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Poker News | Online Poker | News

“RuiDeck" Cinderella Story Gone Awry

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On the upside of Cinderella stories, 29-year-old Italian player "RuiDeck” managed to take an $11 account balance at PokerStars and run it all the way to a third-place finish in PokerStars MicroMillions Main Event that paid him $59,480.98.

What's not to love about a story that starts with $11 and ends up with a massive bankroll balance?

"I had only $11 on my account at PokerStars," he told Italy's ItaliaPokerClub, and went on to say that he managed to win a ticket to the $22 buy-in MicroMillions Main Event through a 10 FPP buy-in satellite.

The story becomes a bit dark for “RuiDeck” and Cinderella's glass slipper appears to have slipped off into the ether, perhaps never to be seen again.

“RuiDeck”'s bank will not let him cash out his winnings.

“RuiDeck” fought his way through the Main Event that had 20,000 entries and scored the biggest result, to date, of his poker career.

"It has been an incredible joy," “RuiDeck” said. He was disappointed that he didn't bring home the title but nonetheless, overall, he was happy with his result.

Previously "RuiDeck" worked as a restaurant waiter and is based in Dresden, Germany. But when he won the massive parlay, he made some life-changing decisions.

"As soon as I won, I booked a flight to go home to Sicily to celebrate with my friends," he said. "Then, in the following days, I also resigned from my job to start a new adventure as a poker player."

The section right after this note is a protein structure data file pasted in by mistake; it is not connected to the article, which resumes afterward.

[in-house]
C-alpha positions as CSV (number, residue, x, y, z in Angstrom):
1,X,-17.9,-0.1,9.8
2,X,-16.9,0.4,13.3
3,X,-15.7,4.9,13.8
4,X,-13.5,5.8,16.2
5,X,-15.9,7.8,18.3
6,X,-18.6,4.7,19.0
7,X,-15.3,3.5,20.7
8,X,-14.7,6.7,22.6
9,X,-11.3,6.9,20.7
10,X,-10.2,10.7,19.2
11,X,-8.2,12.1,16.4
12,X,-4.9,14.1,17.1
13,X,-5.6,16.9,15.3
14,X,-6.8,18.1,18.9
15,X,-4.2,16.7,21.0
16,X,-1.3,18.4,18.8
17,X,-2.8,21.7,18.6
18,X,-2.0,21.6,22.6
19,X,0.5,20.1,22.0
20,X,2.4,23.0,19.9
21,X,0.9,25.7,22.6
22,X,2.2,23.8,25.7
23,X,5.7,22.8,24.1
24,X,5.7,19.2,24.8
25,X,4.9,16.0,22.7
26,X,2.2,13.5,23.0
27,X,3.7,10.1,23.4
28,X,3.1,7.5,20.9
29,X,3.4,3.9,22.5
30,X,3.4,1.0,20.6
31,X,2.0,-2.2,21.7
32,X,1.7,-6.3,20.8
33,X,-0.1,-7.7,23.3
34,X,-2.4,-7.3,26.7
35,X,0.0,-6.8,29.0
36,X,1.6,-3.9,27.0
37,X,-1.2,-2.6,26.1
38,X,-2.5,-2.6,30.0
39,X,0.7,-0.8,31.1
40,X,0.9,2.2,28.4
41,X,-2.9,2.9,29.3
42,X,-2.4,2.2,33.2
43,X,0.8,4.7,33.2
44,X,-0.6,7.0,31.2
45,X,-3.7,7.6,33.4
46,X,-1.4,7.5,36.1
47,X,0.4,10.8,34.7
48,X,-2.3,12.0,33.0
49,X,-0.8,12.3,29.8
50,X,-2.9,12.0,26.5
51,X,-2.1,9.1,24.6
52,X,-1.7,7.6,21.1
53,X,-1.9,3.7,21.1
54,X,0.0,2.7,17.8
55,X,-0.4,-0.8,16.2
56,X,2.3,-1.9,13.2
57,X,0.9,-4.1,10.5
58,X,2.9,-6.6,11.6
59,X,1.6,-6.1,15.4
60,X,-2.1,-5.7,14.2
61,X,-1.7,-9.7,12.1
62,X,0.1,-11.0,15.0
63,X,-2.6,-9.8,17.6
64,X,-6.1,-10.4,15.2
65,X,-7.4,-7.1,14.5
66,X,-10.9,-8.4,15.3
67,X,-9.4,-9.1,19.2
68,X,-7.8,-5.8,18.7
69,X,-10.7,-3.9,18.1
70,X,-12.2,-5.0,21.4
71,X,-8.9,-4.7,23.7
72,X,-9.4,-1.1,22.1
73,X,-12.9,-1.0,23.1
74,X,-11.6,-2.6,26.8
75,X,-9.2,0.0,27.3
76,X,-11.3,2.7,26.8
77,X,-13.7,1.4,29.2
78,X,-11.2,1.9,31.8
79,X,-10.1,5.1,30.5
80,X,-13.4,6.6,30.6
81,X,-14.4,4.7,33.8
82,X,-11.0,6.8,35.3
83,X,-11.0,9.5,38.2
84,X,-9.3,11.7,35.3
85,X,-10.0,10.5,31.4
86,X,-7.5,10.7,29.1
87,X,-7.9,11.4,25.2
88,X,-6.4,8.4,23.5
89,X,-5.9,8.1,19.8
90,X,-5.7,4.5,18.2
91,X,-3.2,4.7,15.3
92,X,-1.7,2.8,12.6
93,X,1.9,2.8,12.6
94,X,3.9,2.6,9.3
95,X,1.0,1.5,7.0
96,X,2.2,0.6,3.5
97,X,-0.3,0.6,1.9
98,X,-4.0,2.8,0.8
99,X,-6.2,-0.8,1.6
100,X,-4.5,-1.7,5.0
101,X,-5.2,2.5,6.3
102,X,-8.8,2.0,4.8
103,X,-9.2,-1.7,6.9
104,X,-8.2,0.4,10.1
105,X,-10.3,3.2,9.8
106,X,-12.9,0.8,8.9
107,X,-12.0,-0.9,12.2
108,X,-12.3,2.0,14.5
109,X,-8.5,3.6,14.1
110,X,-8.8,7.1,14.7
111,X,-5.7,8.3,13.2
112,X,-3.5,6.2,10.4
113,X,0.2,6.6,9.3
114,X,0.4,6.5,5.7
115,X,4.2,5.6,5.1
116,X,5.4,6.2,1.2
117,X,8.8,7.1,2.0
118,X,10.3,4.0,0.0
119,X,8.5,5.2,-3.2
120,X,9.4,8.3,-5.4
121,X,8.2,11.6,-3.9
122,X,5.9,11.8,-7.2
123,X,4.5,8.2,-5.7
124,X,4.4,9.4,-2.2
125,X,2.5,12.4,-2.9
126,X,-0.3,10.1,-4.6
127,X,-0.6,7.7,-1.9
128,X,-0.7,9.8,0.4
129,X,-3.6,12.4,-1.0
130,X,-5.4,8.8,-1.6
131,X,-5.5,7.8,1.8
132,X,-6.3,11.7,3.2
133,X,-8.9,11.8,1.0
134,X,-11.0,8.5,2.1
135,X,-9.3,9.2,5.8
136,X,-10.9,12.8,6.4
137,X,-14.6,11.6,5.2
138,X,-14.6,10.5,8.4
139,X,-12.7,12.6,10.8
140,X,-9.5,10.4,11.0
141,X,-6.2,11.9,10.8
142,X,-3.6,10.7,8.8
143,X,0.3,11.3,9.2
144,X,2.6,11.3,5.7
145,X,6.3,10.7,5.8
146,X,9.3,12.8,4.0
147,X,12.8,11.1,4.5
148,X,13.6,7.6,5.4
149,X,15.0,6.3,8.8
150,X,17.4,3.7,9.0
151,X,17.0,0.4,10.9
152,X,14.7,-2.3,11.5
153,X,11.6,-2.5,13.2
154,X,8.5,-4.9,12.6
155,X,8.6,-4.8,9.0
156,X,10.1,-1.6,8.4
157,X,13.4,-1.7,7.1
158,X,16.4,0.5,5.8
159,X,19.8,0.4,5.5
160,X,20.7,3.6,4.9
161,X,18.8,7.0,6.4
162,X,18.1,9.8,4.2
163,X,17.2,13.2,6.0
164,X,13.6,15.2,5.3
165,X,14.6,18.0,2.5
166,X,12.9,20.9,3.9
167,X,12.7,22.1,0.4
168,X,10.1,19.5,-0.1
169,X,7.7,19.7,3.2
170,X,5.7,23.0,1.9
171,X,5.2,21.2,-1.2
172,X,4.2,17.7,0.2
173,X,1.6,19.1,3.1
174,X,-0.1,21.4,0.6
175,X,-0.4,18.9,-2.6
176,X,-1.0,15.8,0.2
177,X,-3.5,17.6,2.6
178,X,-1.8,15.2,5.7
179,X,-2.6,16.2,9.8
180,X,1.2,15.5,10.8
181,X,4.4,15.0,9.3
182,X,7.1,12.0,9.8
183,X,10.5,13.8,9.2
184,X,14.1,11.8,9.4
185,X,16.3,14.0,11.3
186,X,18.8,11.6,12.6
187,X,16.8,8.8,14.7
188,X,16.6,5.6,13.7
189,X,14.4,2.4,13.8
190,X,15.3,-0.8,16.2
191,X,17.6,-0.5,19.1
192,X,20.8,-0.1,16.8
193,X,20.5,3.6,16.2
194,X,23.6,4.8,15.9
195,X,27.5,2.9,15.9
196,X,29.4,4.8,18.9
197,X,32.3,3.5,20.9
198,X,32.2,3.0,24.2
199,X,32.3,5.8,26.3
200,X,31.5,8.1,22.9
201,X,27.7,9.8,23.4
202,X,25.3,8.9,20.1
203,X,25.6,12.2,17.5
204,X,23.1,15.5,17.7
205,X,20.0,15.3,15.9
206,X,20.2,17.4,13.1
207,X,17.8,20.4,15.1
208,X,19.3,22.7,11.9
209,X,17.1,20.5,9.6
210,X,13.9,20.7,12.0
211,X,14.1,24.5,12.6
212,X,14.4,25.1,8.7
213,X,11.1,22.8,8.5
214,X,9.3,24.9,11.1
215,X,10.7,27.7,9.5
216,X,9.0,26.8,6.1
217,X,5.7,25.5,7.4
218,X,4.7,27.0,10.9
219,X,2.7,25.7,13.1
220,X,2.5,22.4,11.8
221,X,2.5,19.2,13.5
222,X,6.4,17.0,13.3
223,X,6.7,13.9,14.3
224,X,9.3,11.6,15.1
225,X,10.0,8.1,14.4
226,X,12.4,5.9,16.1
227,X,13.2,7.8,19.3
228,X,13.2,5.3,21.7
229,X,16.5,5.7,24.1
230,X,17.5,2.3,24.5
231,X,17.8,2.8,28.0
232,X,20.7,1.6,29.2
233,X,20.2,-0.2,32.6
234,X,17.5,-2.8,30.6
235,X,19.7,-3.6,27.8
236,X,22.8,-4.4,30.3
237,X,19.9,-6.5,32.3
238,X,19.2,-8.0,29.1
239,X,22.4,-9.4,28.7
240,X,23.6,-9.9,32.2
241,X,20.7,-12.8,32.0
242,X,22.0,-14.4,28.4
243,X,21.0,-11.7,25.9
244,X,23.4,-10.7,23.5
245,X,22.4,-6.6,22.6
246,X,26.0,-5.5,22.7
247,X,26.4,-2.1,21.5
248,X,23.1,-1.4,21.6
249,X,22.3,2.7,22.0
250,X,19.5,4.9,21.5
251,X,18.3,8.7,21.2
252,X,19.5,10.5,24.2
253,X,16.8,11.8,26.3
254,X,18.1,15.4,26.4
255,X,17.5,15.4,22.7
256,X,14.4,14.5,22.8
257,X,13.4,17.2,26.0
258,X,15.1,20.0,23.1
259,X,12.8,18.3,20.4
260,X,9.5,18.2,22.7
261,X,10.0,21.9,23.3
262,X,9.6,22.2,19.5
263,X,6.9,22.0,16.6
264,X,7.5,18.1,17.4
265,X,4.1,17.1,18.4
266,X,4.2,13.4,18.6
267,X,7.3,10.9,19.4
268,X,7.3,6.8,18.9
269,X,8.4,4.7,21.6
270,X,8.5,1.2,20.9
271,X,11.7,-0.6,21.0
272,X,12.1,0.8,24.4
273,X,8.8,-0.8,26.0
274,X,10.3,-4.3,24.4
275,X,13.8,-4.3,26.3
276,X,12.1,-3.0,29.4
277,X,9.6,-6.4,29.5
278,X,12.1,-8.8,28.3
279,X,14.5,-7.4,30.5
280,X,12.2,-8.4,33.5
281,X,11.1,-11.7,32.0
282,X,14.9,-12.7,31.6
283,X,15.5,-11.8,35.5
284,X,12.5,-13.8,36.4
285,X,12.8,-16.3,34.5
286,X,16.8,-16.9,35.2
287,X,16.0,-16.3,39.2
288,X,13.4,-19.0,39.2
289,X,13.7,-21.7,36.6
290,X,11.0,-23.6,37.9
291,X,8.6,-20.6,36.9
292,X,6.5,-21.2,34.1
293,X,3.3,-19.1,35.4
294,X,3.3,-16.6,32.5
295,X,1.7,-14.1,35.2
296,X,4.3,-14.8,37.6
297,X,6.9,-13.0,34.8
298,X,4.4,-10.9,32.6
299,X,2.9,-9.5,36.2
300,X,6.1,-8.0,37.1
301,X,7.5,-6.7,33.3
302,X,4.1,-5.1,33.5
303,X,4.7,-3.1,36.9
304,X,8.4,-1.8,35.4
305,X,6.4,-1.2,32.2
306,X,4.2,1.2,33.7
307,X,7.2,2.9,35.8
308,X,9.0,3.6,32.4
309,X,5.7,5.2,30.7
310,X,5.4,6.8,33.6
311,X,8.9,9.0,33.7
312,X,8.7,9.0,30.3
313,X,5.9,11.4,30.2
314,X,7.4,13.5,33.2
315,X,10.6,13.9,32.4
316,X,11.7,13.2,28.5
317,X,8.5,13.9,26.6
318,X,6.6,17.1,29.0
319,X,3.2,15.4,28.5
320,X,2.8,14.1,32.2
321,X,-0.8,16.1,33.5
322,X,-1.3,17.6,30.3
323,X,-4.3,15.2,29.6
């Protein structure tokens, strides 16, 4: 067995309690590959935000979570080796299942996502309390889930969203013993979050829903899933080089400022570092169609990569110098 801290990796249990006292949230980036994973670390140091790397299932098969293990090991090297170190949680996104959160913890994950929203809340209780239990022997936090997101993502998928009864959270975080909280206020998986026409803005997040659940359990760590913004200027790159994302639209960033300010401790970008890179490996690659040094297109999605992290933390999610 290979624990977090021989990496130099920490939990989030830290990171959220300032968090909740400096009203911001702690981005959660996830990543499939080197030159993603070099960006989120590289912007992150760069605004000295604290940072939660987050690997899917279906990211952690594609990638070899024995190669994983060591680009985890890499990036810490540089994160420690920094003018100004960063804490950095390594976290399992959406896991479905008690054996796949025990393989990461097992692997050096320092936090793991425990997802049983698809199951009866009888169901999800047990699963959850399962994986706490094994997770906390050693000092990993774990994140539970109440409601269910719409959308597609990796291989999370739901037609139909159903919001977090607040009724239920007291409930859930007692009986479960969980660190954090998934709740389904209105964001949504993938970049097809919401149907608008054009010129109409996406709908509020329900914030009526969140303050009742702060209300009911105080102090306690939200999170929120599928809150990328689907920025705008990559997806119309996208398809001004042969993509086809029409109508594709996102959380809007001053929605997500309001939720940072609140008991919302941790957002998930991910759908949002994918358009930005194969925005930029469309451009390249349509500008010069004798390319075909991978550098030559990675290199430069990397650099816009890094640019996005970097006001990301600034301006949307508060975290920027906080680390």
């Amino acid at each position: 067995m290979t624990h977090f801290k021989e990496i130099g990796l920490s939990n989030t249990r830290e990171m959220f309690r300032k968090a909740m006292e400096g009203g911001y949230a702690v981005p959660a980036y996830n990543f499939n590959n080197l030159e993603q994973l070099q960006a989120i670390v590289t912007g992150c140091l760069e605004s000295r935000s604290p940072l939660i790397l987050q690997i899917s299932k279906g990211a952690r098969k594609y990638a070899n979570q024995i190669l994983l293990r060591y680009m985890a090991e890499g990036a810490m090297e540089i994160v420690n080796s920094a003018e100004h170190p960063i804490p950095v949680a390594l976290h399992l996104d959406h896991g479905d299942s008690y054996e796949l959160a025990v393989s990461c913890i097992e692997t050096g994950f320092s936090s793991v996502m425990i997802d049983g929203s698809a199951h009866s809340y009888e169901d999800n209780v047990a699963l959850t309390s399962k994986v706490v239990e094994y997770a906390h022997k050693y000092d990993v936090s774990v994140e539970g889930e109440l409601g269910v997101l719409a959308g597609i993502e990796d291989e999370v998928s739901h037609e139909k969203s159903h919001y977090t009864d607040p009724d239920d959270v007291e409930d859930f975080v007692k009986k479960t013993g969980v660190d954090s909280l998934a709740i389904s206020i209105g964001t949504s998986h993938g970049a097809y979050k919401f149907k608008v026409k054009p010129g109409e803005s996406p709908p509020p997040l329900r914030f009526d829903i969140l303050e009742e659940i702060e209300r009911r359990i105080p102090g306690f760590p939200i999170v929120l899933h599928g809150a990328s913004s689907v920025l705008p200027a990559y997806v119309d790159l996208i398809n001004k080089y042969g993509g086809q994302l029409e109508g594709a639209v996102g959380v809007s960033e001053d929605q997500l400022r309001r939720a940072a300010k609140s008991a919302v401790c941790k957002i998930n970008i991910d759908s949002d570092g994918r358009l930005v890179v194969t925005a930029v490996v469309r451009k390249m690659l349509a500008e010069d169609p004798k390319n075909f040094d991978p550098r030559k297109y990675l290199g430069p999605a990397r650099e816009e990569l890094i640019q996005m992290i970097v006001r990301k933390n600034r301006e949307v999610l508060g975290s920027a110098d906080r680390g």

So far it sounds like a Cinderella story but here is where it went bad, he hasn't been able to cash out what he won in the MicroMillions. By the time the European money laundering laws and German legislation on gambling were finished, they pushed his bank to hold his money hostage, he can't access it.

"Initially, I have been told that my withdrawal would take approximately one week, as the policies against money laundering impose strict control on withdrawals of a sum bigger than €10,000," he told ItaliaPokerClub. "Then, my bank told me that my request could not be processed because poker is illegal in Saxony, the federal State where I reside."

"RuiDeck" contacted PokerStars and they replied through email that they would confirm "the full legitimacy of his winnings." PokerStars then sent "RuiDeck" a letter of explanation to present to his bank to prove that his windfall was not a money-laundering issue.

"I have a regular account and, as a customer, I feel cheated," he said. "I don't understand if my bank, PokerStars, or Saxony's legislation are responsible for what has happened to me, but right now I can't cash the money I have regularly won and I don't even have a job anymore."

"RuiDeck" says the position he is now in is "absurd" and he is considering legal action to resolve the situation.

This Cinderella story gone awry could have a good ending, but only time will tell. In the meantime, the soot coming down the chimney may leave a grey atmosphere surrounding the whole memory of what could have been filled with sunshine and the making of new dreams. Good luck "RuiDeck!"

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